From Show Tunes to Kids' Rock

Music is almost always playing in our house: jazz, bluegrass, classical, reggae, rock... I'd like to say we're deliberately exposing our kids to different kinds of music. In truth, however, we're really just playing what we're in the mood to hear. But listening to many types of music has been a fun way to discover their musical tastes. Olivia's drawn to songs she can sing along with; while Vann's more into music he can rock to. When I ask friends about some of the music on their kids' playlists, their answers range from indie rock and world music to Motown and blues -- even Christmas music at all times of the year.

Of course, there are songs we think are great for the kids -- until they start asking about (or singing along with) the lyrics. These are times we really appreciate children's rock, like Dan Zanes. Well, that, and the fact that the music is really fun. ("I listen to this in the car even when I'm alone," admitted one mom, slipping me a kids' CD recently.)

No matter how much my children listen to a song on the stereo, there's nothing like a live performance. While terrifying for a few, apparently the "mosh pit" at a kid's rock concert is not to be missed -- and a real bonding experience for kids. For some of my friends, the most memorable experiences are productions like The Nutcracker and Annie. (One mom I know remembers her 2-year-old swaying in the aisle at Godspell.) As for us, we enjoy the free performances of our local symphony. The kids can get as close as they want to see and hear all the different instruments.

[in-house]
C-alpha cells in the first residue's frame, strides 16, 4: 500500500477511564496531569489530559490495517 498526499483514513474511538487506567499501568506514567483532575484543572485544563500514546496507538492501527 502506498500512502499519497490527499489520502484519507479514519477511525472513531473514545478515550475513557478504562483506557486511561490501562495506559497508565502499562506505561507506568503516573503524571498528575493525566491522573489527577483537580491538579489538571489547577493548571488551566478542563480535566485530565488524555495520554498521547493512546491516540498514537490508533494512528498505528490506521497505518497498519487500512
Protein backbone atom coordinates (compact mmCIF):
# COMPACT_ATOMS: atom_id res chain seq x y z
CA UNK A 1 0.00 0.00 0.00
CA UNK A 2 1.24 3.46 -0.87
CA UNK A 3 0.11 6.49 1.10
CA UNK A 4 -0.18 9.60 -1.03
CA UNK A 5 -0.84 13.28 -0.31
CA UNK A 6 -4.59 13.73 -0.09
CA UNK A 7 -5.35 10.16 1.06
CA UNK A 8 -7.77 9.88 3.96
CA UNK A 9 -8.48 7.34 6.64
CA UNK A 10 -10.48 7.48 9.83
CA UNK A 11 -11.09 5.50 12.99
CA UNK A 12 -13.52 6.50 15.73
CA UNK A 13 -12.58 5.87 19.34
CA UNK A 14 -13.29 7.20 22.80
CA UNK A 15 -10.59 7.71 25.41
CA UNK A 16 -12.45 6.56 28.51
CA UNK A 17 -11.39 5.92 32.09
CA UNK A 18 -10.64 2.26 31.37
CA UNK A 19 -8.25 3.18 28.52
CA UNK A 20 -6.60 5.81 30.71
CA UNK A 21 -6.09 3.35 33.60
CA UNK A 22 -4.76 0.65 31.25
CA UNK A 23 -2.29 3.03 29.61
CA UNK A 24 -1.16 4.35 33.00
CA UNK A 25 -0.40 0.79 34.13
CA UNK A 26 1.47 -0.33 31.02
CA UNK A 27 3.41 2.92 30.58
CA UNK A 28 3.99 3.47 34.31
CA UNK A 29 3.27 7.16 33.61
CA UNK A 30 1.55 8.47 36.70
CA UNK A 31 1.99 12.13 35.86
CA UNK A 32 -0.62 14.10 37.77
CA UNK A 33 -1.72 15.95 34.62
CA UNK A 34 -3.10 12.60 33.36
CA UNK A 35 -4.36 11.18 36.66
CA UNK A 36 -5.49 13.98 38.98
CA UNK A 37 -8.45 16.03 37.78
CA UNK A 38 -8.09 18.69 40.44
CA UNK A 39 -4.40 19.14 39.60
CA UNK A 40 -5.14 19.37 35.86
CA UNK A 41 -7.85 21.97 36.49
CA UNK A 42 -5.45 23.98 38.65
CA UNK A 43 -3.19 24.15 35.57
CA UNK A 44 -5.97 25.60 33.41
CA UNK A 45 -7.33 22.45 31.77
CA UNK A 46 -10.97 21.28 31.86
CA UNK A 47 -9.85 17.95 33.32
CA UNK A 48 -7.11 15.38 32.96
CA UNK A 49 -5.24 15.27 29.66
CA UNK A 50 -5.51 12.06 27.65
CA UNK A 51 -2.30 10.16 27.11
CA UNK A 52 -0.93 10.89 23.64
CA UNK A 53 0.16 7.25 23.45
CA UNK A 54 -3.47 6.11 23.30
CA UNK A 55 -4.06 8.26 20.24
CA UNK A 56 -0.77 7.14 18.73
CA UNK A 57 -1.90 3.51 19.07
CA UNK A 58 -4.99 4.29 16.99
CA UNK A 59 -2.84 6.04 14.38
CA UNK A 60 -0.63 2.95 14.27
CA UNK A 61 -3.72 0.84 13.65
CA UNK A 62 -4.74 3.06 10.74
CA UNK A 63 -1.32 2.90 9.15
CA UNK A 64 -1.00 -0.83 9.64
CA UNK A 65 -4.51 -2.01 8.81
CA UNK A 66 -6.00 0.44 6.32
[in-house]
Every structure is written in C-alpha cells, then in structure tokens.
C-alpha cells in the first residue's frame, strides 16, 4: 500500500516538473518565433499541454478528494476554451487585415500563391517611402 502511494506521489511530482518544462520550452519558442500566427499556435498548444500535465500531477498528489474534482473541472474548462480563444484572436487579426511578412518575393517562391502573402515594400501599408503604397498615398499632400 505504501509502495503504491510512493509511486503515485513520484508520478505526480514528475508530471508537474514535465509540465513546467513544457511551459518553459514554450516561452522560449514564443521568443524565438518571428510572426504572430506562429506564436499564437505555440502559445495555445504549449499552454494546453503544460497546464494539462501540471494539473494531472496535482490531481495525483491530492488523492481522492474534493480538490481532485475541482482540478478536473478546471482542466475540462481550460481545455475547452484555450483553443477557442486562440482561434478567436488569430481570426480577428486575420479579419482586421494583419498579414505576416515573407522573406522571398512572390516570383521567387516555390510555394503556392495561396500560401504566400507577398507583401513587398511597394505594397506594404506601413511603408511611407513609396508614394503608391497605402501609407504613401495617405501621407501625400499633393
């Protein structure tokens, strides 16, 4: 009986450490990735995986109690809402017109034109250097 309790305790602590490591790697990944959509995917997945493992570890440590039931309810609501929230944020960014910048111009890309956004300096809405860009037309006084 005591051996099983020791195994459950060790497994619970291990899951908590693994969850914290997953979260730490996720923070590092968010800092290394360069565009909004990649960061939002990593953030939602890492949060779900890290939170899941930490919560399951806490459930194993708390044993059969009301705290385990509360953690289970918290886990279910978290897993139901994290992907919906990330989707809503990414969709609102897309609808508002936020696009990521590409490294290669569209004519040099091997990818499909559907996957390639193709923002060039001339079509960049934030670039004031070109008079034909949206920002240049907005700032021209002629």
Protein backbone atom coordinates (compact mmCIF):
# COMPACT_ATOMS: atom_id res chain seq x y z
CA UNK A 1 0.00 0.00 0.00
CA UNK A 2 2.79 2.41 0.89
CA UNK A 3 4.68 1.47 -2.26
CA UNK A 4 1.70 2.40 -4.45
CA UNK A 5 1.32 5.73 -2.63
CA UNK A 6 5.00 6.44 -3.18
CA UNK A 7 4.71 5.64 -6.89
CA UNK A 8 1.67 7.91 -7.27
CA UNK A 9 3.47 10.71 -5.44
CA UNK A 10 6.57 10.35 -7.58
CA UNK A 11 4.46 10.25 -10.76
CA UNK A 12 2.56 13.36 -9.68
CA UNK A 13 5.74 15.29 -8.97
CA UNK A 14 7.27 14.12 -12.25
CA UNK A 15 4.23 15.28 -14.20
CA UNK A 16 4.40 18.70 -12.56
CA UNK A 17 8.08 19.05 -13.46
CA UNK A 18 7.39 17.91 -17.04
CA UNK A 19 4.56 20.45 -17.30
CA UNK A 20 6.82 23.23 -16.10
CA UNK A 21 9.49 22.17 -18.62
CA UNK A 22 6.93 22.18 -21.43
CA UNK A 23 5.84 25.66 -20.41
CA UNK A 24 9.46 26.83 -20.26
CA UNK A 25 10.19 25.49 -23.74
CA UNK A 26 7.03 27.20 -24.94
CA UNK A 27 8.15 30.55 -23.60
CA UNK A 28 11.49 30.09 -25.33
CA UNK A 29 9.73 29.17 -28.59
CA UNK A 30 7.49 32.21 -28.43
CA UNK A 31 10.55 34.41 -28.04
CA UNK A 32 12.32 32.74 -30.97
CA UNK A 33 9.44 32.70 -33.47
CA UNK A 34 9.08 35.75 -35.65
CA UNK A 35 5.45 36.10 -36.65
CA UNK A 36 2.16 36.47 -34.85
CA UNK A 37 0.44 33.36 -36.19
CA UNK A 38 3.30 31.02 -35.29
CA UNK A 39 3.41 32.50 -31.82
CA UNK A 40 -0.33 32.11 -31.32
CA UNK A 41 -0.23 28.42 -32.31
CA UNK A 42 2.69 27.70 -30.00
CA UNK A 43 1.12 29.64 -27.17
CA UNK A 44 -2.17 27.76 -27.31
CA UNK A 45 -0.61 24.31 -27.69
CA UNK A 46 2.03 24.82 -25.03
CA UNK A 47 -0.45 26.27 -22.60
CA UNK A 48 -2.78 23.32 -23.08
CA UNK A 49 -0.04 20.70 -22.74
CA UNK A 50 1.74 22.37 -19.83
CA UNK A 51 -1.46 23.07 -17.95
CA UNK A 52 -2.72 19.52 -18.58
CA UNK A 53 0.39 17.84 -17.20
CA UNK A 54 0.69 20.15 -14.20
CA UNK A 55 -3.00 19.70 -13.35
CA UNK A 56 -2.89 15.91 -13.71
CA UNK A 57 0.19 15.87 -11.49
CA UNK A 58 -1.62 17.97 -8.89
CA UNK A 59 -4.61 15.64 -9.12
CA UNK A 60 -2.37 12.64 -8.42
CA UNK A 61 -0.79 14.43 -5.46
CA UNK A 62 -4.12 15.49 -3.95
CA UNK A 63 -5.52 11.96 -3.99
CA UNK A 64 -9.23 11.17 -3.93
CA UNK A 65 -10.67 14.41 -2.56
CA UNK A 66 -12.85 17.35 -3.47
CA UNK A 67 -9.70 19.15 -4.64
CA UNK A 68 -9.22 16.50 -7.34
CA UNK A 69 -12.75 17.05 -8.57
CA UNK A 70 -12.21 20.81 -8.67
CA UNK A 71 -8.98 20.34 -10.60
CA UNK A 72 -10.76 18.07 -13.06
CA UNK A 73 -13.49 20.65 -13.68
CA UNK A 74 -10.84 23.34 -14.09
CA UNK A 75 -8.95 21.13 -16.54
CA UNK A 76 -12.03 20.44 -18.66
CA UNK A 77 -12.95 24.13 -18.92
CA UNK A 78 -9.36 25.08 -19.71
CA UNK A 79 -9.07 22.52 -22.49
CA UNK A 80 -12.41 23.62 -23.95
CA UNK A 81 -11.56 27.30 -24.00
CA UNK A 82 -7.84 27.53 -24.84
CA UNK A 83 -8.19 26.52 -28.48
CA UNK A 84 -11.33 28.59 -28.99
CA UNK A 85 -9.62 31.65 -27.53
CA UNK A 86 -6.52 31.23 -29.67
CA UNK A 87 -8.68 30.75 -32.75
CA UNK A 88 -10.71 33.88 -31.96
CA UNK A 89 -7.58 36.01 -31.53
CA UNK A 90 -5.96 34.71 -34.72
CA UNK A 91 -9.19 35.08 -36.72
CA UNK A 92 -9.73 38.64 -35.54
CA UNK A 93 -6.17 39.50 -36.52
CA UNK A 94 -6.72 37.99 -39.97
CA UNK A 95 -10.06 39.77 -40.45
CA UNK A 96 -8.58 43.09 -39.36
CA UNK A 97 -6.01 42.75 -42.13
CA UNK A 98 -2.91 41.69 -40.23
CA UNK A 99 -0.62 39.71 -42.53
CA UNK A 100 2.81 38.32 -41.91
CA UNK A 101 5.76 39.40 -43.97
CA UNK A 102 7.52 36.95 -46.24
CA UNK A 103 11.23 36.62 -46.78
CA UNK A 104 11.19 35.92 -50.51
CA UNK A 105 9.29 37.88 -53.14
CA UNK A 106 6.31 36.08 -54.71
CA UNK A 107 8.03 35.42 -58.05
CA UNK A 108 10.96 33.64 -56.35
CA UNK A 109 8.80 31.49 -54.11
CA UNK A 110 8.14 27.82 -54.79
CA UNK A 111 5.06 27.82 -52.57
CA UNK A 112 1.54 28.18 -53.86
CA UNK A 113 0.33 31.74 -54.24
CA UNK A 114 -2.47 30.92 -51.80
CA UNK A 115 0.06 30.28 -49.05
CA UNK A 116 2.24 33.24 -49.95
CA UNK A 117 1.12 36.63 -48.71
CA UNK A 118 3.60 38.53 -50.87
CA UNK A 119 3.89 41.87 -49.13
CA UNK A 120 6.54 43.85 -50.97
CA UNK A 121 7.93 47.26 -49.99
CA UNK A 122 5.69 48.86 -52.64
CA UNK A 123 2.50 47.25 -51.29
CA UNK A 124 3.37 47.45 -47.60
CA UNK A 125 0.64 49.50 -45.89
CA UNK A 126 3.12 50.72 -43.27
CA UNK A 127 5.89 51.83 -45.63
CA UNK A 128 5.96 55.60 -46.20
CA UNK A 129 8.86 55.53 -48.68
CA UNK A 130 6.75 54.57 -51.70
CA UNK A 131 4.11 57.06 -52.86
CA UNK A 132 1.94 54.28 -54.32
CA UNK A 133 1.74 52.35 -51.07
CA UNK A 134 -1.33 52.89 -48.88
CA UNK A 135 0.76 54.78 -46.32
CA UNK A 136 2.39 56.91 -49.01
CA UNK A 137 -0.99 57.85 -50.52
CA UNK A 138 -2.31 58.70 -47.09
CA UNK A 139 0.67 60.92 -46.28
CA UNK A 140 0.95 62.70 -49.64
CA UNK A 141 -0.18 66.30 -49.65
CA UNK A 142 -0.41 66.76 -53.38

For an "almost live" experience, there's always YouTube. Steve and I recently went to a U2 concert and the kids wanted to hear all about it. It was impossible to describe the energy and theatrics of the show, so we let them watch it on a YouTube video. It was the next best thing to being there. Of course, it's always good idea to view a video before your kids do. You also want to make sure the videos you watch are available legally. For example, a band's official website can be a good place to start.

 

Keep the Music Playing

How will my kids celebrate music when they're older? Will they still play instruments, or maybe even create their own music? What songs will bring them joy, inspire them, or remind them of their childhood? What kind of dance parties will they have? I wish I could fast forward and hear that soundtrack. For now, we'll just keep the music playing.

Joy Brewster
Sesame Workshop